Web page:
- The Washington Times - Thursday, March 5, 2009

President Obama’s designee as chairman of the National Intelligence Council, Charles Freeman, who has worrisome links to foreign governments, lacks both the background and temperament to be effective in his job.

Given the nature and importance of this position, we would prefer to see a long-serving senior member of the intelligence community with no public profile or record of policy preferences, someone who could serve as an impartial, honest broker in the intelligence process. By contrast, Freeman emerged from the diplomatic community, translated his public service into private sector advantage, and is an outspoken, even confrontational advocate for controversial policies. Freeman seems an odd choice for an administration that came to office demanding an end to the politicization of intelligence.

Freeman’s private sector activities are now subjects of an Inspector General’s investigation, as reported exclusively in The Washington Times. The potential for conflicts of interest are too great to ignore.

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Freeman has substantial financial ties to Saudi Arabia and China, two countries of critical concern to U.S. national security, and whose interests are frequently at variance with our own. His foreign dealings developed from relationships he nurtured while serving as U.S. ambassador to Saudi Arabia and in several diplomatic posts in China.

Freeman is not the first person to parlay the high-level access he attained through public service into private gain; but while it is important for senior intelligence officials to understand these strategically important countries, it is another matter to have been financially wedded to them. With his long-running and lucrative financial ties to foreign governments, Freeman would never get through the security clearance process if he were not an appointee, but merely was someone seeking regular employment in the intelligence community.

Freeman has a strong public record of controversial policy views, most notably his deep-seated bias against Israel, his blame-the-victim belief that U.S. policies in the Middle East contributed to causing the 9/11 attacks, and his tepid description of the violent Chinese crackdown on pro-freedom demonstrators at Tiananmen Square in 1989 as “overly cautious.”

These unorthodox views are notably in agreement with those of Freeman’s authoritarian patrons. Also, as reported by our own Eli Lake, Freeman is a board member of the China National Offshore Oil Conglomerate (CNOOC), an organization mentioned during the presidential campaign when Team Obama attacked McCain chief strategist Charlie Black’s work merely as a CNOOC lobbyist. This is hypocrisy we can believe in.

As chairman of the NIC, Freeman would be the chief editor of periodic National Intelligence Estimates on critical national security questions, compiled from the views of the 16 intelligence agencies. The NIEs are traditionally businesslike and classified, but have recently been transformed into public political fodder. A single strategically placed sentence, even one choice word, can short-circuit government policy and generate a media firestorm.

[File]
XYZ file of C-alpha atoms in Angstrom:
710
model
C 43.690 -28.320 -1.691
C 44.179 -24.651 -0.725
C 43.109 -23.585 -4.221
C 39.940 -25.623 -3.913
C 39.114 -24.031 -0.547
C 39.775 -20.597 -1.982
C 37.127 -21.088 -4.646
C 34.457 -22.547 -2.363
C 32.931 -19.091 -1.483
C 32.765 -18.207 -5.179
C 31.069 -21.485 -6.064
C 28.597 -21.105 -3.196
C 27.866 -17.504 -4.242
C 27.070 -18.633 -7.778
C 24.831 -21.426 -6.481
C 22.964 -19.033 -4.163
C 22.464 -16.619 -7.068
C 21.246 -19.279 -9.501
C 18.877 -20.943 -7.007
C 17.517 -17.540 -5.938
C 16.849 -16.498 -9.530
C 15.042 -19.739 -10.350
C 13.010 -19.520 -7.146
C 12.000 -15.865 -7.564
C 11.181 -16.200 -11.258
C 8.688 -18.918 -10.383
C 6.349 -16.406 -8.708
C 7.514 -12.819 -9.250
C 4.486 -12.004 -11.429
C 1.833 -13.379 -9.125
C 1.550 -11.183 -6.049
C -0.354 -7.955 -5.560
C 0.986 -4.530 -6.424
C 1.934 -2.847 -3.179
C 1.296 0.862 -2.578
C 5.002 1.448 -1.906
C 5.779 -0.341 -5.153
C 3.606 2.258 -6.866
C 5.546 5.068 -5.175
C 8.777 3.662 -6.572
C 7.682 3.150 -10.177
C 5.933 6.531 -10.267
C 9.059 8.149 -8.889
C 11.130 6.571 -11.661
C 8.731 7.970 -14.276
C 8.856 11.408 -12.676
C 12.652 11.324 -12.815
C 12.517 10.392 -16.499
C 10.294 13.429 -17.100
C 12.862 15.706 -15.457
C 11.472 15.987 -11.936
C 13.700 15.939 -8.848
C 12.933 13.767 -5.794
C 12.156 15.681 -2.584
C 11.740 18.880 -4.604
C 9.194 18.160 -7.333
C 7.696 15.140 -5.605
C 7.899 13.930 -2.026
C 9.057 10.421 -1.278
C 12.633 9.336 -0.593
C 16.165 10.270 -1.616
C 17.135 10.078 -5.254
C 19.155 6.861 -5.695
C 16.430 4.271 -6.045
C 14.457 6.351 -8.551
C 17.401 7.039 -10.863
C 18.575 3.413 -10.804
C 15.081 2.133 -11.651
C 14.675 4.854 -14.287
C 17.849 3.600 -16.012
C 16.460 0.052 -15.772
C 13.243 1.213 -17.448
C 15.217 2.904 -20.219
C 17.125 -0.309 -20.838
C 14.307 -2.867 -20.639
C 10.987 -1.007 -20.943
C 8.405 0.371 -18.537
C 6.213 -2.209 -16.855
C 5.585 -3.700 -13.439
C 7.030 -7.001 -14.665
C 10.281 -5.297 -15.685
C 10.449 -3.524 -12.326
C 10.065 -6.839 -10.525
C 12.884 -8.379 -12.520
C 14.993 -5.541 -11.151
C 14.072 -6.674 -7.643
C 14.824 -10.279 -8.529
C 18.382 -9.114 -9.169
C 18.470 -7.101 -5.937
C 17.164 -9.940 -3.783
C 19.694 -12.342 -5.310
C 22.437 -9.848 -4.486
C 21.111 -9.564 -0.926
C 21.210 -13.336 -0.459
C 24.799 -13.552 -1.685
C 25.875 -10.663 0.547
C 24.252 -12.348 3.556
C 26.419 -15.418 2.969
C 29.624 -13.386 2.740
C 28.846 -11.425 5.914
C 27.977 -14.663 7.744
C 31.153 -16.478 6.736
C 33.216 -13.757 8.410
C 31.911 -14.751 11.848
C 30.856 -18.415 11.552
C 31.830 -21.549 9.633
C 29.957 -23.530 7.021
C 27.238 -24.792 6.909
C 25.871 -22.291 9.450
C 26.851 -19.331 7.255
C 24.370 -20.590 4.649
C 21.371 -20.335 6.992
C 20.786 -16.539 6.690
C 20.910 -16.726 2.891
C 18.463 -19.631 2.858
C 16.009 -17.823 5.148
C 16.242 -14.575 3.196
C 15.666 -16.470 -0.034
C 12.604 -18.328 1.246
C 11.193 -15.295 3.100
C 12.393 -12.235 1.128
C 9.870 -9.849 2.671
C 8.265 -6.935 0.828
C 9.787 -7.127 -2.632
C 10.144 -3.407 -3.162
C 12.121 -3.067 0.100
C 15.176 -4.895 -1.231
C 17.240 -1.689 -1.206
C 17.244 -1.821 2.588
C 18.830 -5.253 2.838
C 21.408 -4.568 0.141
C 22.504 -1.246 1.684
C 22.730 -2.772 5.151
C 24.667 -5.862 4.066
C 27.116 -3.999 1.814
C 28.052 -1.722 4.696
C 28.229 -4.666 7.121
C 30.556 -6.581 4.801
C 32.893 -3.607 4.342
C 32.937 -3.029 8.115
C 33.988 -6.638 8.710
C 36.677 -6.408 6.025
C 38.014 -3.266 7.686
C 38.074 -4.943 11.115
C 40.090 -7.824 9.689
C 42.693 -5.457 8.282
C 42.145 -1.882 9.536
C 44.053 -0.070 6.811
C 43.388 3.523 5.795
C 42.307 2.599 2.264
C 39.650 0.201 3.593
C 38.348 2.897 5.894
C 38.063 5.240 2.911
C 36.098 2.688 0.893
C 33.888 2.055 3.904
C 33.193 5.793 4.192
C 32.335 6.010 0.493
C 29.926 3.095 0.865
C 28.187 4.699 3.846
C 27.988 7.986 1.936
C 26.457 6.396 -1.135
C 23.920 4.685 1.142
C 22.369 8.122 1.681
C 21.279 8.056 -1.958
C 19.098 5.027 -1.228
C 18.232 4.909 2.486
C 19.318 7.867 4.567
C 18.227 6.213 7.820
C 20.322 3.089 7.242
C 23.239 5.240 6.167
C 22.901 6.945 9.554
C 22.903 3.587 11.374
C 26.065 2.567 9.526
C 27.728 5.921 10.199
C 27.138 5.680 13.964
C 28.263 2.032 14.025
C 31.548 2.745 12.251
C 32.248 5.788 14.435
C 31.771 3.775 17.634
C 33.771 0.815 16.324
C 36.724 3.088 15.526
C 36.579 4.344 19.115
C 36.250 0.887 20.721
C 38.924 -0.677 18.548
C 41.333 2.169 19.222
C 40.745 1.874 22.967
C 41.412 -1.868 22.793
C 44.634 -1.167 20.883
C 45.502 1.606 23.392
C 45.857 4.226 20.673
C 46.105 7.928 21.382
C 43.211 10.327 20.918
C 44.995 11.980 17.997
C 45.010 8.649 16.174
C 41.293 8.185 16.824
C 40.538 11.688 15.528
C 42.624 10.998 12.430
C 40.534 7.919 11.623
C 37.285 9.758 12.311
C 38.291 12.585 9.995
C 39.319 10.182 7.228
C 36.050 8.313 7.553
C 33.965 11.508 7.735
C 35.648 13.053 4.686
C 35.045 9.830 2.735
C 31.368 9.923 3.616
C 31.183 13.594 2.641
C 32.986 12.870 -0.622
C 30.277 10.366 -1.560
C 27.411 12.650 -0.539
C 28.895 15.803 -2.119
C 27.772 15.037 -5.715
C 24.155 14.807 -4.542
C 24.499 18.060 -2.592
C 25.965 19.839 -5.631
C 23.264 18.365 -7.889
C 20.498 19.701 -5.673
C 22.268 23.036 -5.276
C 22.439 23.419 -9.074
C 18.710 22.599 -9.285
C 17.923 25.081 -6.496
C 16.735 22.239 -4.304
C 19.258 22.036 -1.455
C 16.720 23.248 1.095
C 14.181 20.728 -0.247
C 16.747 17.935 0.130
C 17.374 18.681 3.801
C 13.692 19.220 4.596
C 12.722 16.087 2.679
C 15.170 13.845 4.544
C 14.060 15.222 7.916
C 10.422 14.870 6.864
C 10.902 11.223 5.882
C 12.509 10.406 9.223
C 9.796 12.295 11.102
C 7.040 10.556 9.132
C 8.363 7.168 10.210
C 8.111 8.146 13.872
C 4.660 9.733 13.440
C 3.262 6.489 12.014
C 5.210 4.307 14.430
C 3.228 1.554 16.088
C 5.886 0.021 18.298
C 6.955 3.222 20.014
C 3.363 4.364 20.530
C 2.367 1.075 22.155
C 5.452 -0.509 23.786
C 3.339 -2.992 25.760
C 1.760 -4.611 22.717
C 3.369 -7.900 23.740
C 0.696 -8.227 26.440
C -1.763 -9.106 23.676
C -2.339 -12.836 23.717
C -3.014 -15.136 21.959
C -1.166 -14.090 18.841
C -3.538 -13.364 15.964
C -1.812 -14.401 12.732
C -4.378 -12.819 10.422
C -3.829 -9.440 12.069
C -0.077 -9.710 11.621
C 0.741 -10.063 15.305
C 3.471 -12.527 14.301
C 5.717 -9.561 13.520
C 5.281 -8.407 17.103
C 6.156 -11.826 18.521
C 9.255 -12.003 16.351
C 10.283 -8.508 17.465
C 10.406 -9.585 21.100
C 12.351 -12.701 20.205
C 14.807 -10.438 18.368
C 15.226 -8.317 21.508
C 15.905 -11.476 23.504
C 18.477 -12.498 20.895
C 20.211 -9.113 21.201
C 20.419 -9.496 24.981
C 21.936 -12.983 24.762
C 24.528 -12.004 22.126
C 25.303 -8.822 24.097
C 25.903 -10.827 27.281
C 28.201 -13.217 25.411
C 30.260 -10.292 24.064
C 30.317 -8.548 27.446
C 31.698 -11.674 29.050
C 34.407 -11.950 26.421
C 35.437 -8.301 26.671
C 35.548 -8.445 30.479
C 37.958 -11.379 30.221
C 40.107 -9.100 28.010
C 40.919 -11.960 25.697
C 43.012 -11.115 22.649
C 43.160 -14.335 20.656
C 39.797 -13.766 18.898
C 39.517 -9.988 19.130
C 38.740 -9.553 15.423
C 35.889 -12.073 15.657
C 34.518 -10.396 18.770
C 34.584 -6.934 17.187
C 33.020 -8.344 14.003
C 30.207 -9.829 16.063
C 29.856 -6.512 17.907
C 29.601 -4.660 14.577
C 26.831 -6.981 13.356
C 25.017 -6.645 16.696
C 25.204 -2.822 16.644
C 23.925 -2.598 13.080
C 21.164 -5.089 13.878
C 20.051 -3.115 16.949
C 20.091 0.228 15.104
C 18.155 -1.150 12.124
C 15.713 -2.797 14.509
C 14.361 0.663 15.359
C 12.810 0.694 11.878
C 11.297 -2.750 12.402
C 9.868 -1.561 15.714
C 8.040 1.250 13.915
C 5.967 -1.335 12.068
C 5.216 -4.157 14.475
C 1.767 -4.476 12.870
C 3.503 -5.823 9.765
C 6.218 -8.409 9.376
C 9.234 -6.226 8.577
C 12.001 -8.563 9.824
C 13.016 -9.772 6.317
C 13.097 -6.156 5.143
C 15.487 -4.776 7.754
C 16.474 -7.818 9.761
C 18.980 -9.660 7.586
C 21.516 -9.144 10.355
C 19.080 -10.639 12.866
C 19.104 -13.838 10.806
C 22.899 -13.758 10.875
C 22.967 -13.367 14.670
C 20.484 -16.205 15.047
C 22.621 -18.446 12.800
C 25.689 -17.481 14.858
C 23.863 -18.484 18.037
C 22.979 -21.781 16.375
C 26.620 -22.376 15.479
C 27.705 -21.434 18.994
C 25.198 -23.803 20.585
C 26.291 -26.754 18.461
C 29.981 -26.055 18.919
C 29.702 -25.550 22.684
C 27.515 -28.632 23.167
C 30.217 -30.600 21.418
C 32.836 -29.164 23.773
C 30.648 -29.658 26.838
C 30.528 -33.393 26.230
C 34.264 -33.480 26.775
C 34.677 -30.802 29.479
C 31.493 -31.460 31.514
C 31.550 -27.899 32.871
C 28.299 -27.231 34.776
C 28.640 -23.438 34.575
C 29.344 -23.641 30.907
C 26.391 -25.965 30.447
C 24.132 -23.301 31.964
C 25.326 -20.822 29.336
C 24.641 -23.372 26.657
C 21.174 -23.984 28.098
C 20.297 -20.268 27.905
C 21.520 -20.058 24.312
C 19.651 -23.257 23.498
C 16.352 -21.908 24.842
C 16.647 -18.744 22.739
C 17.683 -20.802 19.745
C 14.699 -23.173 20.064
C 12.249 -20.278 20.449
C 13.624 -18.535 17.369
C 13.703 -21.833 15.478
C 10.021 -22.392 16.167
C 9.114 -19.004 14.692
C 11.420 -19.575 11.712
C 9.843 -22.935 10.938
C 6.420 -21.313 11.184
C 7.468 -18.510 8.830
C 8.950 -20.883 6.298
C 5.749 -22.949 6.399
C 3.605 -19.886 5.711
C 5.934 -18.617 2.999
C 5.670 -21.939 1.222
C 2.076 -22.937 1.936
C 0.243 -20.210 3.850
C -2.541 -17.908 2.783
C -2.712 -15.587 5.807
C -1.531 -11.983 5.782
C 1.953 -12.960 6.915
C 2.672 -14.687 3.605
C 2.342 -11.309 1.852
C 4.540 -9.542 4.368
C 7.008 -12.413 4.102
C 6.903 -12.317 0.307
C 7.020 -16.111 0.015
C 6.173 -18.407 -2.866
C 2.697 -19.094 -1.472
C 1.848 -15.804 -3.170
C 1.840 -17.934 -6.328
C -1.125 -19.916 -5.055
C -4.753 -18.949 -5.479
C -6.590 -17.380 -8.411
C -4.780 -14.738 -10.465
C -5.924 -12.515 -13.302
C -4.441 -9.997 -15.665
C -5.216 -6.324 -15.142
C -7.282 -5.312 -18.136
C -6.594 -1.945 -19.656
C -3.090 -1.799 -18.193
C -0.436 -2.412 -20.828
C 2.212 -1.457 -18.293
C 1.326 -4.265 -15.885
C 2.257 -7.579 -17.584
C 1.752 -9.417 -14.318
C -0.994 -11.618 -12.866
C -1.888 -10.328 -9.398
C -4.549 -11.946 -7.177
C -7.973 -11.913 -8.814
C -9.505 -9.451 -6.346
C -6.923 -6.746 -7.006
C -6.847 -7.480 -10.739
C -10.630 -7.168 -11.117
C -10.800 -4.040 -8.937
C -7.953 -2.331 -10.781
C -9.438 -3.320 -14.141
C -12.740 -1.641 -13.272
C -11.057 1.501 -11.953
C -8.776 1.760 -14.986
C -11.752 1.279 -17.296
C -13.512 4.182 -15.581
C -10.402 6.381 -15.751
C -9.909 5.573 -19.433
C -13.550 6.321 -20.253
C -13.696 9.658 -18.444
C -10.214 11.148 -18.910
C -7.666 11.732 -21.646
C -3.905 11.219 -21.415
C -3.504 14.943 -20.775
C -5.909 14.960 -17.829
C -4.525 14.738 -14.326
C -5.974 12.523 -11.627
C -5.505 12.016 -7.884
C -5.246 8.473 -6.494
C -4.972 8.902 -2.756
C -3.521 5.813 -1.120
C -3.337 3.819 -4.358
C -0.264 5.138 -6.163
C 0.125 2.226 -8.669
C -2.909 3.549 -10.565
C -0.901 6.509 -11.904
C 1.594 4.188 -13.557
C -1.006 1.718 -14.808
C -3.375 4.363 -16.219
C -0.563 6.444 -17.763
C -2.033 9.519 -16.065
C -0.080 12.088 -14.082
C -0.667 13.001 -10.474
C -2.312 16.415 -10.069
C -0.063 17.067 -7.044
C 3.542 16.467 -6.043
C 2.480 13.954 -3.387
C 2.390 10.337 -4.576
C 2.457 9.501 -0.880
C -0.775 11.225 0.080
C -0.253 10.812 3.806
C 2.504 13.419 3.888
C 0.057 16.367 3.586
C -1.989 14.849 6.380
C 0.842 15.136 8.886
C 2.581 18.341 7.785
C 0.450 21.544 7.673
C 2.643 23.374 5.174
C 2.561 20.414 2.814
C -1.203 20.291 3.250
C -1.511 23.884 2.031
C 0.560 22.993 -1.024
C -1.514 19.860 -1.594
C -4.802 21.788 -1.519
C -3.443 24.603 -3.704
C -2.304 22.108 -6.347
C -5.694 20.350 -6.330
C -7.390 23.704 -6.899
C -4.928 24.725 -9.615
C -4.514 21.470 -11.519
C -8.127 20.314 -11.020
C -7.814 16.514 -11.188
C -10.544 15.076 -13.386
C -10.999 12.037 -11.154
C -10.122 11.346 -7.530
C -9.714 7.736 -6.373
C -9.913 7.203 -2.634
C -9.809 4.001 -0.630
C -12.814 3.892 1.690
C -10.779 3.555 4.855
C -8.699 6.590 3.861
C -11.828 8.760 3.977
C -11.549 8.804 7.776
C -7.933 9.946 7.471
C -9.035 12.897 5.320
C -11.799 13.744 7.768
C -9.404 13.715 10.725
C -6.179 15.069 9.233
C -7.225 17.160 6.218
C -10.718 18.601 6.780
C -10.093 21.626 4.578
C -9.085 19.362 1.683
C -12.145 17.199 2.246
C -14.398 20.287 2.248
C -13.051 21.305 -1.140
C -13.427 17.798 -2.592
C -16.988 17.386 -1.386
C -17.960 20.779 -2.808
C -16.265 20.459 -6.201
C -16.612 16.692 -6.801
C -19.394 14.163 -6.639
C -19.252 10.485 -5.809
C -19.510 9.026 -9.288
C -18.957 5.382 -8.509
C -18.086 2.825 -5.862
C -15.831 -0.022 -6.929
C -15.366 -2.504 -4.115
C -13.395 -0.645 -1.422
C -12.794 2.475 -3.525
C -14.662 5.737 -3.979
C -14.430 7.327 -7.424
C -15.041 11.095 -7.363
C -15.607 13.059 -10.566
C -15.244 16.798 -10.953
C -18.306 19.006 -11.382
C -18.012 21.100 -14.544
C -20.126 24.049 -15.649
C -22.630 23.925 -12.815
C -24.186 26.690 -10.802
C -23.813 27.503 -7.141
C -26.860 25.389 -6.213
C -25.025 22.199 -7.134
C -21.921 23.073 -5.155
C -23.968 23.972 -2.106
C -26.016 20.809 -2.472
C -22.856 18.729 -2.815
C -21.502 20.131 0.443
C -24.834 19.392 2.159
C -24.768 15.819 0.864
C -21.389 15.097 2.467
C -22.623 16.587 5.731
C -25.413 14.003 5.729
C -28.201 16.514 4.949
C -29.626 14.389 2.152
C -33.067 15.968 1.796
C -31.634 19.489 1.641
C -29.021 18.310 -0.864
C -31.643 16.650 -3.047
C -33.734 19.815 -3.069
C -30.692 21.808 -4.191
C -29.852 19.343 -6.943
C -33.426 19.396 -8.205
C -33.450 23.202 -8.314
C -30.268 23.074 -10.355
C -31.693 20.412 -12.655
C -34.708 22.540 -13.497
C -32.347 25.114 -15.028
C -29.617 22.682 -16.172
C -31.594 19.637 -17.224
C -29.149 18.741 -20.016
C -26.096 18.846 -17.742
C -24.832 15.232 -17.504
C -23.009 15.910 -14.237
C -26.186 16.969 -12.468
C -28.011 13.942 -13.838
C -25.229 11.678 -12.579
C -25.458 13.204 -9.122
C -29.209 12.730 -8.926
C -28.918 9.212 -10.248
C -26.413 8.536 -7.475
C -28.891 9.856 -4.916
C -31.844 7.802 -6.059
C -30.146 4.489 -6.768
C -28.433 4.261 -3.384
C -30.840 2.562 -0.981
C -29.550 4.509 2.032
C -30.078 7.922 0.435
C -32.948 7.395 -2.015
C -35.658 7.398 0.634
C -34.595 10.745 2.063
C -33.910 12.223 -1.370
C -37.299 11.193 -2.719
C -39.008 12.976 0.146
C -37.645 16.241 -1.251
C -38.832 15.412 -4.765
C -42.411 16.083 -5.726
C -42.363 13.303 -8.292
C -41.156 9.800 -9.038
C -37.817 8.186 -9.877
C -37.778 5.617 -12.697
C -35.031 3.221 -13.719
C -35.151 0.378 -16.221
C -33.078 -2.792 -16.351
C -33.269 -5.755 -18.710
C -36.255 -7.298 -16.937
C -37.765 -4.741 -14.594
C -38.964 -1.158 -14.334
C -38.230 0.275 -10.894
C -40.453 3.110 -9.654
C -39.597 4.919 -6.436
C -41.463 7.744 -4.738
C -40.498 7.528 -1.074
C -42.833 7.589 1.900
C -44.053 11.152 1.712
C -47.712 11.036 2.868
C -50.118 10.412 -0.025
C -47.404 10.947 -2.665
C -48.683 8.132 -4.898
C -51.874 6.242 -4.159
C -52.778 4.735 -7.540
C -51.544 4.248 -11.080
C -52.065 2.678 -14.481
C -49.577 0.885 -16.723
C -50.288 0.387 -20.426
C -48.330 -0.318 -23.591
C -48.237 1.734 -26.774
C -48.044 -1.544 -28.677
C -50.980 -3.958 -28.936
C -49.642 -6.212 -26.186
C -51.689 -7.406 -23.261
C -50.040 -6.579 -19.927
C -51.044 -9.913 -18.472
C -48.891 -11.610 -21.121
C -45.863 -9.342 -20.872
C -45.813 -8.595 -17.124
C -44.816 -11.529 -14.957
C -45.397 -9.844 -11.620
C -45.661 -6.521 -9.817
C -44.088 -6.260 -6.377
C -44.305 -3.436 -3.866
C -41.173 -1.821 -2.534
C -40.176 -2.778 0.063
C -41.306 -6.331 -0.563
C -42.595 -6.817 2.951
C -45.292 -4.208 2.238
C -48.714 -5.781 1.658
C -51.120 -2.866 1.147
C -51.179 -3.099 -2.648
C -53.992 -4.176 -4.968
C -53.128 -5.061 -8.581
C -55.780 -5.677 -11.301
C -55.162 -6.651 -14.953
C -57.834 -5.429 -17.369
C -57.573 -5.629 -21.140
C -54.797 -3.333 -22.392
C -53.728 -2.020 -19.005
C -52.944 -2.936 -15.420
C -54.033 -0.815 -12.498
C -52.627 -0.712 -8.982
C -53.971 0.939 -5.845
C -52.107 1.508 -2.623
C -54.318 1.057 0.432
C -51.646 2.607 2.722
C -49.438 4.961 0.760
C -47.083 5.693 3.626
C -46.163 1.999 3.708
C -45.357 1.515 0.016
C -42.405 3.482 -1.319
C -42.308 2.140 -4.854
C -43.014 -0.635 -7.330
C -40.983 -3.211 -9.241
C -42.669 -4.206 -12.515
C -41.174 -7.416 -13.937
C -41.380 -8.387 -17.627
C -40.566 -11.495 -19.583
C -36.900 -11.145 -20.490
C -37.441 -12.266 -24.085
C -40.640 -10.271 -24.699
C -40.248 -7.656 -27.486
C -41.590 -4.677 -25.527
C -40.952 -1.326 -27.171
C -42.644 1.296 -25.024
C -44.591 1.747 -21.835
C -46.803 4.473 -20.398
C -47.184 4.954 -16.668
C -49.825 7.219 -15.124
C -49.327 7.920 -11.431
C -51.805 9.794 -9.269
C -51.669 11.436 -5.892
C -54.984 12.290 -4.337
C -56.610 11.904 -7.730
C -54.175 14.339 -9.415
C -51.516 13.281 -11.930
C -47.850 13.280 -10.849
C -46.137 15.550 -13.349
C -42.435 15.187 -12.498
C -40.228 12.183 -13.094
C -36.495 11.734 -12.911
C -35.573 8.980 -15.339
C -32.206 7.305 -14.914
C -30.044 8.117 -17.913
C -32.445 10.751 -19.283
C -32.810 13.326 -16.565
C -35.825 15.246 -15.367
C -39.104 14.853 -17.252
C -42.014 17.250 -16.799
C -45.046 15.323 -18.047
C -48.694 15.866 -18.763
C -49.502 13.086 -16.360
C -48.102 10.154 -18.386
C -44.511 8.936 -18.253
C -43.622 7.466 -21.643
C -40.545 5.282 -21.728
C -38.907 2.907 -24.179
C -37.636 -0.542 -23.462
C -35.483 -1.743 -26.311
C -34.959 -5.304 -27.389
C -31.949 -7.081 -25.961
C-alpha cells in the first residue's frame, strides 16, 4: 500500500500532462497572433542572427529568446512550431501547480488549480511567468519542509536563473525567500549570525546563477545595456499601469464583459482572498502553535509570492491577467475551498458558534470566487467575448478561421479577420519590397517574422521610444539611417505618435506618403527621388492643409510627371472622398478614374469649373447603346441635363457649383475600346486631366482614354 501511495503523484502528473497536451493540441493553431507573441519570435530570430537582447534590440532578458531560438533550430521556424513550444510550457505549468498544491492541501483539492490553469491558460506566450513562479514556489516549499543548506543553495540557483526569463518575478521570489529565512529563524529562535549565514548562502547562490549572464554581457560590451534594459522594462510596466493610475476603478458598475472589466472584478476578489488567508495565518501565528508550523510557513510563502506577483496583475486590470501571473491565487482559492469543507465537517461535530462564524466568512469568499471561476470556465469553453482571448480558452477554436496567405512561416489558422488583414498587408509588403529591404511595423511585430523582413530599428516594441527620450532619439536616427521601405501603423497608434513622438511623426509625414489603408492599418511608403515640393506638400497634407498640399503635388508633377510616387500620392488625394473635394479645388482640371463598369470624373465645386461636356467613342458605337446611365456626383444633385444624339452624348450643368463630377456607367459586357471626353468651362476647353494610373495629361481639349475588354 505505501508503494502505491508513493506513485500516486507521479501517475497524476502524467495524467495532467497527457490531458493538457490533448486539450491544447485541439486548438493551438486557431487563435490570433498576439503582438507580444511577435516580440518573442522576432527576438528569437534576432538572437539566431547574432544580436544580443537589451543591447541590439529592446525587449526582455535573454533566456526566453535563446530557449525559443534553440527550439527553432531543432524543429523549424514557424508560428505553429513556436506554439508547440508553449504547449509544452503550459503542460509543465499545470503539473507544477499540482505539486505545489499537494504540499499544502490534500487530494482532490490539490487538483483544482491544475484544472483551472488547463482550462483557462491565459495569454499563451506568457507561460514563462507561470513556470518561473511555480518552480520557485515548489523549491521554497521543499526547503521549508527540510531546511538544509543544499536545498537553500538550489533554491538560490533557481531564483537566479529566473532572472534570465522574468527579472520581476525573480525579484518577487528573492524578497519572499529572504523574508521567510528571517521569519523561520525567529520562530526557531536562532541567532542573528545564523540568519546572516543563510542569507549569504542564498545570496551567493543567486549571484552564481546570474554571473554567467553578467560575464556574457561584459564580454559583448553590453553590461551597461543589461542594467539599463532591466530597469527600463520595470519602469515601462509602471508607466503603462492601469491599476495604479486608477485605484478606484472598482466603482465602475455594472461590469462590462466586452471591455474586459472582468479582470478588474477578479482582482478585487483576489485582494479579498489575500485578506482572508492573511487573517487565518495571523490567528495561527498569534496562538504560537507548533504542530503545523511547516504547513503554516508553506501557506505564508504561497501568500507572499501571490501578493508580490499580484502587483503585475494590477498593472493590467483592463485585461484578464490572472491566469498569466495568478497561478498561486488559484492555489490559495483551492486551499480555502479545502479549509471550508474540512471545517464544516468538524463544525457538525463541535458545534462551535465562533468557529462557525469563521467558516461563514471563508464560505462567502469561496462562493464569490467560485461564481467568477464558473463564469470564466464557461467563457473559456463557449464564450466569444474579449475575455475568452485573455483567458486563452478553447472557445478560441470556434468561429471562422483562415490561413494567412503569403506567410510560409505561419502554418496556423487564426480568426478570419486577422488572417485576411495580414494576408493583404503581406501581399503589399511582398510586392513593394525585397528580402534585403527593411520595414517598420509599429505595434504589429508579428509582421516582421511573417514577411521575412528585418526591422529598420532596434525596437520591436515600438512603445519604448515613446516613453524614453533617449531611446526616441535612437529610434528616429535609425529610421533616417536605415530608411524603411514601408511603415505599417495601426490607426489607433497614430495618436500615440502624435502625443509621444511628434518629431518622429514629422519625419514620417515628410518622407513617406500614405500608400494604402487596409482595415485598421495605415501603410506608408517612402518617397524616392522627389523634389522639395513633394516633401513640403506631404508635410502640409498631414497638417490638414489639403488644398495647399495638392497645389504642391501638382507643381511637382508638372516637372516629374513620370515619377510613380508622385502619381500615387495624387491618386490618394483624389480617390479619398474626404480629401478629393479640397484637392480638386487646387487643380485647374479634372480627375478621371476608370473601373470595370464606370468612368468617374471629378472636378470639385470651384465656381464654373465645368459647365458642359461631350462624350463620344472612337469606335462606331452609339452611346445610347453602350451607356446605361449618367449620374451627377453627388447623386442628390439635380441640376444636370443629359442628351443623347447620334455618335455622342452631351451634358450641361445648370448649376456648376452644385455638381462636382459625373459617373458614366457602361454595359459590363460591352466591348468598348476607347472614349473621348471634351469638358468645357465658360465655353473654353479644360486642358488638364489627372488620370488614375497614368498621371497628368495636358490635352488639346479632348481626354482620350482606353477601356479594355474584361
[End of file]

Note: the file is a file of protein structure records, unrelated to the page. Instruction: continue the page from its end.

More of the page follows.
One example is the December 2007 NIE on Iranian Nuclear Intentions and Capabilities, authored by previous NIC Director Thomas Fingar, which claimed Iran had ceased work on its nuclear weapons program, killing any sense of urgency for the U.S. to take vigorous action to prevent Tehran from acquiring nuclear weapons. That NIE is now greatly discredited, and illustrates how the otherwise obscure NIC can hijack the national security debate. The person overseeing the NIE process must not only be as objective as possible but lack even the appearance of conflict of interest or pre-determined policy orientation. Freeman is not that man.

Freeman would not enjoy the trust of our key allies in the Middle East and Asia. The administration has pounded home the need for the U.S. to work with its partners abroad, but we doubt that such critical intelligence partners as Israel, Taiwan, South Korea and Japan would be as willing to work cooperatively with the United States knowing that someone with Freeman’s background will have access to their shared intelligence products. Certainly the most important intelligence they develop regarding China and Saudi Arabia would never be shared; and if it was, policymakers could not be guaranteed that Freeman would give it a fair viewing.

The post of director of the NIC does not require Senate confirmation, but nothing prevents Congress from holding hearings to inquire into Freeman’s fitness for office as part of its established intelligence oversight process. Bipartisan concern has already been expressed, by Sen. Charles Schumer (D-NY) and Rep. Pete Hoekstra (R-MI) among others. We urge Congress to investigate this appointment and its implications for U.S. national security. There are too many red flags for comfort. Surely in our vast national security bureaucracy there is some other qualified individual who does not bring Freeman’s substantial baggage.

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